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Williams v. Drown

July 26, 2010

LEROY WILLIAMS, PLAINTIFF,
v.
D. DROWN, CIVILIAN HEARING OFFICER, CLINTON CORRECTIONAL FACILITY, DEFENDANT.



The opinion of the court was delivered by: Randolph F. Treece United States Magistrate Judge

REPORT-RECOMMENDATION and ORDER

Pro se Plaintiff Leroy Williams brings this civil rights Complaint, pursuant to 42 U.S.C. § 1983, alleging Defendant C. Drown violated his constitutional due process rights when he presided over a Tier III Disciplinary Hearing conducted at Clinton Correctional Facility on March 29, 2005. Additionally, affording a liberal construction of Plaintiff's claims, it appears that Plaintiff challenges the conditions of his confinement in a special housing unit (SHU) at Upstate Correctional Facility, stemming from the disciplinary sentence doled out by Drown, as violating the Eighth Amendment.

Currently pending is Defendant's Motion for Summary Judgment, Dkt. No. 24, and Plaintiff's Cross-Motion for Summary Judgment, Dkt. Nos. 29-30. For the reasons stated below we recommend granting Defendant's Motion for Summary Judgment and denying Plaintiff's Cross-Motion for Summary Judgment.

I. MATERIAL FACTS*fn1

At all times relevant to the events complained of in this action, Williams was an inmate in the custody of the New York State Department of Correctional Services. Dkt. No. 24-1, Def.'s 7.1 Statement at ¶ 1. In March 2005, Plaintiff was incarcerated at Clinton Correctional Facility. Id. After conducting a security investigation, Sergeant Douglas*fn2 identified Williams as the author of two anonymous letters that had been sent to Nancy Ratcliff, a civilian Inmate Grievance Program Supervisor. Id. at ¶ 3. The letters described sexual acts and contained solicitations for sexual acts. Id. at ¶ 4. As a result of the investigation, Sergeant Douglas issued Plaintiff a misbehavior report charging him with violating prison rules 101.10*fn3 (soliciting sexual act) and 107.11 (harassment).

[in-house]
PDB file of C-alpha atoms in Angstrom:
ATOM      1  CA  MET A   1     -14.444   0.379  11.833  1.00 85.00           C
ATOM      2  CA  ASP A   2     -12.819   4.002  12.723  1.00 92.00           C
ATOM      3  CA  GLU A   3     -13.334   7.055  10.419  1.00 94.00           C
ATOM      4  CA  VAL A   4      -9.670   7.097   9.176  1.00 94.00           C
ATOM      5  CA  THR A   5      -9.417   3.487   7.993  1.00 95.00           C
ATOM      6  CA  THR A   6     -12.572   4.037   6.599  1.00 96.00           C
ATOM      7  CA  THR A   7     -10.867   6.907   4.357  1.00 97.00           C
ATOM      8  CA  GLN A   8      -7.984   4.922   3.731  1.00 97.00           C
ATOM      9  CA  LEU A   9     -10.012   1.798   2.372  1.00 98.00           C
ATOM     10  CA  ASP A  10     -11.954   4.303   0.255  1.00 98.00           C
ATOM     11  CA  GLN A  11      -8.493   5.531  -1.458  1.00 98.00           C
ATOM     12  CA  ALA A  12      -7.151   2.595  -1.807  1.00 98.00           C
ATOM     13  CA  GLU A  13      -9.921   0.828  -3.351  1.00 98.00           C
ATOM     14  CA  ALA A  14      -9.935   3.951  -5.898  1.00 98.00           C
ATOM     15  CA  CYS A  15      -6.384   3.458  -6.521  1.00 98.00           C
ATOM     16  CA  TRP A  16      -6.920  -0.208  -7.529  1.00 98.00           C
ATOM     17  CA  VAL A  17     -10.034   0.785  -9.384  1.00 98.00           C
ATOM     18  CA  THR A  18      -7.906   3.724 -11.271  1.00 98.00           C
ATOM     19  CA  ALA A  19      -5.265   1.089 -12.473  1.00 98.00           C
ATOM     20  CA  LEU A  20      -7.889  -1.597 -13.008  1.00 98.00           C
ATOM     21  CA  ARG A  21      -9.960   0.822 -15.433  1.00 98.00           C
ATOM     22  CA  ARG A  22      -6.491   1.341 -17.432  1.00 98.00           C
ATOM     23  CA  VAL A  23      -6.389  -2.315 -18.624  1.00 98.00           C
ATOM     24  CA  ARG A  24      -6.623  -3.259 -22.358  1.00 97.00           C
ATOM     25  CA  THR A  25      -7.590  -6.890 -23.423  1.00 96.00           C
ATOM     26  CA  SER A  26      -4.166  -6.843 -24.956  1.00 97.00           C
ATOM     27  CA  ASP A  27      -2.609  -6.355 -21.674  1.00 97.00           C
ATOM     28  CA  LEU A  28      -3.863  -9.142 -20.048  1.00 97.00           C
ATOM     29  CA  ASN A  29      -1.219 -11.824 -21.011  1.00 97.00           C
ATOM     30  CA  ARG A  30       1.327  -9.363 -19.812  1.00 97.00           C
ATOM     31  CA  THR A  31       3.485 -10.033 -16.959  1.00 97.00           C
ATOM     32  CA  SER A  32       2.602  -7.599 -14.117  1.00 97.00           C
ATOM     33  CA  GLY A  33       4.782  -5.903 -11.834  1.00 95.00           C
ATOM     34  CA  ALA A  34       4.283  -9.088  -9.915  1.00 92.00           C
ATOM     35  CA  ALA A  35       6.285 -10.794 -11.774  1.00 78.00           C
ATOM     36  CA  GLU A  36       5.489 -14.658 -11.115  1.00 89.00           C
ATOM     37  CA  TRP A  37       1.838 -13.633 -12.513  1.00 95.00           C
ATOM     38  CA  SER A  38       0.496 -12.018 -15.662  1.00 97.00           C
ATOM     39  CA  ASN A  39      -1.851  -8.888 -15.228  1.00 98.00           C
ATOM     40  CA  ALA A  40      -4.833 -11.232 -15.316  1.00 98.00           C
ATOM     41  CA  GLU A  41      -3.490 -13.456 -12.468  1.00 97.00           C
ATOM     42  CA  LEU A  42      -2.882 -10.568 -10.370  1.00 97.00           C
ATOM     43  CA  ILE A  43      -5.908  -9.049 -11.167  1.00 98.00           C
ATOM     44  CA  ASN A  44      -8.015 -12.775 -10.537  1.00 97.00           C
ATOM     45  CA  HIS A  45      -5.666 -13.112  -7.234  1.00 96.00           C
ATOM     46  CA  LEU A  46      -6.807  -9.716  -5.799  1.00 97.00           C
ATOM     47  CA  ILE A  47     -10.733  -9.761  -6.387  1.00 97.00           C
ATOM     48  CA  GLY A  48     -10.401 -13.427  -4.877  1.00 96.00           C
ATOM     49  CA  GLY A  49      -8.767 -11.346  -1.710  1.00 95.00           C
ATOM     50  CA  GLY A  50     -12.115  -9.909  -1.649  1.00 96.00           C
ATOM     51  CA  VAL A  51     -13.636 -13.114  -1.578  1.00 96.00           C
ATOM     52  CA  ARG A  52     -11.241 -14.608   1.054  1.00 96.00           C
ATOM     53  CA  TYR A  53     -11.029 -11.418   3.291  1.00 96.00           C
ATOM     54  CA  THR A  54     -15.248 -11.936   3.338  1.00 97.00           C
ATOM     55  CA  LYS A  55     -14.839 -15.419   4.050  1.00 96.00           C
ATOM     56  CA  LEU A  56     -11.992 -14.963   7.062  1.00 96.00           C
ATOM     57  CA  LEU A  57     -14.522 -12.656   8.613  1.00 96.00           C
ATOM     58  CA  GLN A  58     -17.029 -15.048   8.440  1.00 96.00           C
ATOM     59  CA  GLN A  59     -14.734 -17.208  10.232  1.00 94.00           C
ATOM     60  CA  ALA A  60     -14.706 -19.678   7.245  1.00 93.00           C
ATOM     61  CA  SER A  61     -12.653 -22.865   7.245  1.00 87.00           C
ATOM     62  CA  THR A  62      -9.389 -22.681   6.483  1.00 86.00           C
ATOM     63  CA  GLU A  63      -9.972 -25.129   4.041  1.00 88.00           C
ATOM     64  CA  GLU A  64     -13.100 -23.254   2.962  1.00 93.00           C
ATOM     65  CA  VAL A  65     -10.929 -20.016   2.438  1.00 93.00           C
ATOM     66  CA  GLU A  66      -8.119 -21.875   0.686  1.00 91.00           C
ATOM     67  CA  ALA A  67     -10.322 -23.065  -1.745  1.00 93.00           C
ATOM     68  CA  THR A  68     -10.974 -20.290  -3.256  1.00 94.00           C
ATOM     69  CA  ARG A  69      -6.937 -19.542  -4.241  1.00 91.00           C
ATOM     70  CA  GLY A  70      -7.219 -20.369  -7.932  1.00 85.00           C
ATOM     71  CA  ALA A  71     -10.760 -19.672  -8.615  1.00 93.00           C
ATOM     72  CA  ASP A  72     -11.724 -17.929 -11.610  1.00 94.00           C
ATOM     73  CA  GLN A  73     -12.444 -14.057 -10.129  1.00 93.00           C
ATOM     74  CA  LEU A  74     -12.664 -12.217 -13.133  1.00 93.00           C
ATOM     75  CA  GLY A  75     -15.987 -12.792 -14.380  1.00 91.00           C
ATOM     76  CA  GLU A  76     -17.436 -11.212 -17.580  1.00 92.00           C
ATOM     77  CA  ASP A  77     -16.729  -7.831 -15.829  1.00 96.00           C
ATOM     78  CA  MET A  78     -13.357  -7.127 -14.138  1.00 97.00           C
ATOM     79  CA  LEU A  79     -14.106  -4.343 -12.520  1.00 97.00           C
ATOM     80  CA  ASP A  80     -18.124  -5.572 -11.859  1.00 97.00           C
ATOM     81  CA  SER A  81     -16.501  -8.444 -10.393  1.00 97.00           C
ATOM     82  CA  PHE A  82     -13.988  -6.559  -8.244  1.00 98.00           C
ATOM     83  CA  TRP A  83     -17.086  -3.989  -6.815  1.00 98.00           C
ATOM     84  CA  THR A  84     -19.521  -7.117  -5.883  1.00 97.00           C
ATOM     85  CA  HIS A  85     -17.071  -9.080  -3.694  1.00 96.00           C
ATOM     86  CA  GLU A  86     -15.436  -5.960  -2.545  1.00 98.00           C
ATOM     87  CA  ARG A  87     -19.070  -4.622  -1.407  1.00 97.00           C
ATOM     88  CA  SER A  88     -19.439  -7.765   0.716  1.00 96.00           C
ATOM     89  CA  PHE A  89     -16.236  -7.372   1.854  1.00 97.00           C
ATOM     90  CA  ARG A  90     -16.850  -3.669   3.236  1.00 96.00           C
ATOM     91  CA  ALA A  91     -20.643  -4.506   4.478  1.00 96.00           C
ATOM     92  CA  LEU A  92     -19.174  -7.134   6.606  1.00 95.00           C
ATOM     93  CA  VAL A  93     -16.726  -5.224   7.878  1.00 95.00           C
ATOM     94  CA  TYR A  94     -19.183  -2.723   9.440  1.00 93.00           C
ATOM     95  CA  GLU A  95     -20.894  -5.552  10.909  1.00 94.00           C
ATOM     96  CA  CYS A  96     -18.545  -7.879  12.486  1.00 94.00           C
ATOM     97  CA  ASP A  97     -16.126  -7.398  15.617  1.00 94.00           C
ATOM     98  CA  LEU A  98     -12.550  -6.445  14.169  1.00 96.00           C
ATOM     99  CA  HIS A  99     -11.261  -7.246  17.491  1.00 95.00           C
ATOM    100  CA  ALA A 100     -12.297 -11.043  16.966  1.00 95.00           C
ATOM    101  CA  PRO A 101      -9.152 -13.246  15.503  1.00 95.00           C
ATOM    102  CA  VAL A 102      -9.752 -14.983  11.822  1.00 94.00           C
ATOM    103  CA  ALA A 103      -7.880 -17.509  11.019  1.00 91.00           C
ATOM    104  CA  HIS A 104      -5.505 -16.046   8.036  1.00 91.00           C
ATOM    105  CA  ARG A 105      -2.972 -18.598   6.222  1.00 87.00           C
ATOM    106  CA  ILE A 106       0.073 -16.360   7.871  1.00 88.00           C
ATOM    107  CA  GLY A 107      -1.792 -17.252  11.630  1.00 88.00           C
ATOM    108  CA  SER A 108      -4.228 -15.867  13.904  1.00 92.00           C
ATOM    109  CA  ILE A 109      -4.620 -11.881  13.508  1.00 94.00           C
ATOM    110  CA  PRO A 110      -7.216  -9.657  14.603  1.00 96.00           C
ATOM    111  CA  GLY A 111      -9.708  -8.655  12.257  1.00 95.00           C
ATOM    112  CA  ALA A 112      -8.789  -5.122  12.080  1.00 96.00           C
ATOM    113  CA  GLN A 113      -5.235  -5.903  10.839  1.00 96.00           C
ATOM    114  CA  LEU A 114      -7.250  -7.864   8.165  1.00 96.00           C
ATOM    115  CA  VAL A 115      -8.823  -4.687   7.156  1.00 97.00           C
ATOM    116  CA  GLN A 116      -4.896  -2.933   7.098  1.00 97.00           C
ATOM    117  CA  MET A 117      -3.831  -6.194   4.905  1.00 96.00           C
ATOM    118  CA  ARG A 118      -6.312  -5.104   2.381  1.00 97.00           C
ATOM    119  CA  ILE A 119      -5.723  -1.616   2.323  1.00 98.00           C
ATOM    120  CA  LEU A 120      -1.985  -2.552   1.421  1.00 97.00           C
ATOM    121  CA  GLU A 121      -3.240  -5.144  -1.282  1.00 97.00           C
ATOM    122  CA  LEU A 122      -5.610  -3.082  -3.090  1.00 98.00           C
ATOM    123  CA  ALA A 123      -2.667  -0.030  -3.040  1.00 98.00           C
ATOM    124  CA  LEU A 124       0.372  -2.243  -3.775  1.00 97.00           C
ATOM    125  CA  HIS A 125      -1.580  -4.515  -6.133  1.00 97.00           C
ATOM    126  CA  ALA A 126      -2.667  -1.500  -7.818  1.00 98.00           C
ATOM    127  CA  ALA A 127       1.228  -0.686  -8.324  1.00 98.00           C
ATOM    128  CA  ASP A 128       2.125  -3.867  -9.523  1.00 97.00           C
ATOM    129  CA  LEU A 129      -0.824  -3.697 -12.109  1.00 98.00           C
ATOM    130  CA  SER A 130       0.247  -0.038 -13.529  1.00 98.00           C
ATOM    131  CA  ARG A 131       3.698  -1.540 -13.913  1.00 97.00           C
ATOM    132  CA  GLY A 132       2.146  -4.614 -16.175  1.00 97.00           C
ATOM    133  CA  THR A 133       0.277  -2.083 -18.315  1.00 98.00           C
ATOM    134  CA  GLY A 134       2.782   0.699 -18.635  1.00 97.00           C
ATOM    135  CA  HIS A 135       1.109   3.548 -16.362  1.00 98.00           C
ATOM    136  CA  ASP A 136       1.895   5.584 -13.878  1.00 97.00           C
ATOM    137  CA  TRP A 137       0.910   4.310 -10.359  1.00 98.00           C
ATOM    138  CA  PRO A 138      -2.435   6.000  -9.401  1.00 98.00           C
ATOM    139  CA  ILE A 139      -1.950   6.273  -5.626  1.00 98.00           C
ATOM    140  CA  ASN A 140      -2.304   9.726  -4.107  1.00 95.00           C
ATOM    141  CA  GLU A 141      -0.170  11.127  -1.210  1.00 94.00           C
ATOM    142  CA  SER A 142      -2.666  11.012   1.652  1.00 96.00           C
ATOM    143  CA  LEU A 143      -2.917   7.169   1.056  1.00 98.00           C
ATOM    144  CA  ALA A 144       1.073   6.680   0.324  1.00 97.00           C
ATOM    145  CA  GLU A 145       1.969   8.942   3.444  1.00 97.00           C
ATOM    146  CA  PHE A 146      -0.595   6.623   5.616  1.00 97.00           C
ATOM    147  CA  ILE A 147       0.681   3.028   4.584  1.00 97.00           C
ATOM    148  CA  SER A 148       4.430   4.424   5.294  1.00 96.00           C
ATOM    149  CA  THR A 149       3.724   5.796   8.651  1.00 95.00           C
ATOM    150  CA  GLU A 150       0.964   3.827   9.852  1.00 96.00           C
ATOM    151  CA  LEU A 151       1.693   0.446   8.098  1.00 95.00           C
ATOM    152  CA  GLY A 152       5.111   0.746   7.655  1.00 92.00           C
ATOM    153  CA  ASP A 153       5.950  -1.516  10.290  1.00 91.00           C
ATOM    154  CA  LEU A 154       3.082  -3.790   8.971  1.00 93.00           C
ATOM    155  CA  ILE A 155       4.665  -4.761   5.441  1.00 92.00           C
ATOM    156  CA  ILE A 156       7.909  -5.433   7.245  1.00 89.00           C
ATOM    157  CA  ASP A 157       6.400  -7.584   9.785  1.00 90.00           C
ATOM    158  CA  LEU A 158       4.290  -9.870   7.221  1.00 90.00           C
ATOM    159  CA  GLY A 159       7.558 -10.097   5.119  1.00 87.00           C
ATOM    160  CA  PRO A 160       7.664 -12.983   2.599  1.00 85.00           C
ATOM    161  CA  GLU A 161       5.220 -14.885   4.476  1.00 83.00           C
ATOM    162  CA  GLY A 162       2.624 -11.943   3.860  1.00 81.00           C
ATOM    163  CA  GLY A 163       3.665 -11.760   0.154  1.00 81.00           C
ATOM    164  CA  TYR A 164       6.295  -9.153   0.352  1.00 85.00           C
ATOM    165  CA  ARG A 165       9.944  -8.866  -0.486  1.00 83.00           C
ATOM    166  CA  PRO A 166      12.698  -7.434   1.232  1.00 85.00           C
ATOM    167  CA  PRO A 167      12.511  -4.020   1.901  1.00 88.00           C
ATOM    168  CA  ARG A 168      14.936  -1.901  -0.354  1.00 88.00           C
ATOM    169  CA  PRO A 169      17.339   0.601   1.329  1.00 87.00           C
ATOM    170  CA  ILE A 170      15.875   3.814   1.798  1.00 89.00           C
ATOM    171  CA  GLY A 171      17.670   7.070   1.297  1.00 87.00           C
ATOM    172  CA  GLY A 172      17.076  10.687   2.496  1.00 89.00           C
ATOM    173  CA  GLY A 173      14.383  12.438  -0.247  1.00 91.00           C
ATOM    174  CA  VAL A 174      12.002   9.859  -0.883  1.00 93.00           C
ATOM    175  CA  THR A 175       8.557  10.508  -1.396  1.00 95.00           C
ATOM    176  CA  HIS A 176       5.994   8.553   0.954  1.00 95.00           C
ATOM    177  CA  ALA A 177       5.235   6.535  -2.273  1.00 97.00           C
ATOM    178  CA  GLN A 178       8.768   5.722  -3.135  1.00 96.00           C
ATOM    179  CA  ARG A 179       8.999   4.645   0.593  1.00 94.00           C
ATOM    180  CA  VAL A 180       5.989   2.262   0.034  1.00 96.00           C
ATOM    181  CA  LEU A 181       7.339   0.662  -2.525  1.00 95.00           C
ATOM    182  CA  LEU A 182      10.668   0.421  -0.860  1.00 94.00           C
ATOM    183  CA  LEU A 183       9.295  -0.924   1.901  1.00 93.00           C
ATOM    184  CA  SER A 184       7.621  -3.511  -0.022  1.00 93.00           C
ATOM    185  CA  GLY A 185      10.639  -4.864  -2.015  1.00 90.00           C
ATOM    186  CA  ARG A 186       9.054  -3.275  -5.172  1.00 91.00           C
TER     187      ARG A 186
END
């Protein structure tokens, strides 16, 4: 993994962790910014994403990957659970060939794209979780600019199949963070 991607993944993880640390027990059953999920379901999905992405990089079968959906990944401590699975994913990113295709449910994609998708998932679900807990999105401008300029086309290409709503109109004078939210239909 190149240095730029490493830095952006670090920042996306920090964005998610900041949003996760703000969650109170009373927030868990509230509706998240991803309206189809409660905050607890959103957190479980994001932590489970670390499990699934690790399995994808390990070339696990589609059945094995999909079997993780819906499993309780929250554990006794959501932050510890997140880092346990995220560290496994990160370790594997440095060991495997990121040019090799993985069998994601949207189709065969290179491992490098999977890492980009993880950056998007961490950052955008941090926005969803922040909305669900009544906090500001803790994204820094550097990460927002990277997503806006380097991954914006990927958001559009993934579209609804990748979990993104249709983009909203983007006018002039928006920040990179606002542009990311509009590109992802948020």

Id. at ¶ 2.

On March 29, 2005, a Tier III Disciplinary Hearing commenced with Defendant Drown presiding as Hearing Officer. Id. at ¶ 8. Williams pled "not guilty" to the charges. Id. at ¶ 10. On that same date, Defendant Drown found Plaintiff guilty of violating rules 101.10 (soliciting a sexual act) and 107.11 (harassment), and imposed a penalty of thirty (30) months in SHU with corresponding loss of privileges. Id. at ¶ 19. Plaintiff administratively appealed the decision, and the determination was reduced to fifteen (15) months in SHU with corresponding loss of privileges. Id. at ¶ 20. Thereafter, Plaintiff commenced an Article 78 proceeding in state supreme court challenging Defendant Drown's decision and the hearing procedures; both the hearing procedures and decision, as amended, were upheld. Id. at ¶¶ 22 & 27. Plaintiff filed the instant action on August 18, 2008. Dkt. No. 1, Compl.

II. DISCUSSION

A. Standard of Review

Pursuant to FED. R. CIV. P. 56(c), summary judgment is appropriate only where "there is no genuine issue as to any material fact and . . . the moving party is entitled to judgment as a matter of law." The moving party bears the burden to demonstrate through "pleadings, depositions, answers to interrogatories, and admissions on file, together with [ ] affidavits, if any," that there is no genuine issue of material fact. F.D.I.C. v. Giammettei, 34 F.3d 51, 54 (2d Cir. 1994) (citing Celotex Corp. v. Catrett, 477 U.S. 317, 323 (1986)).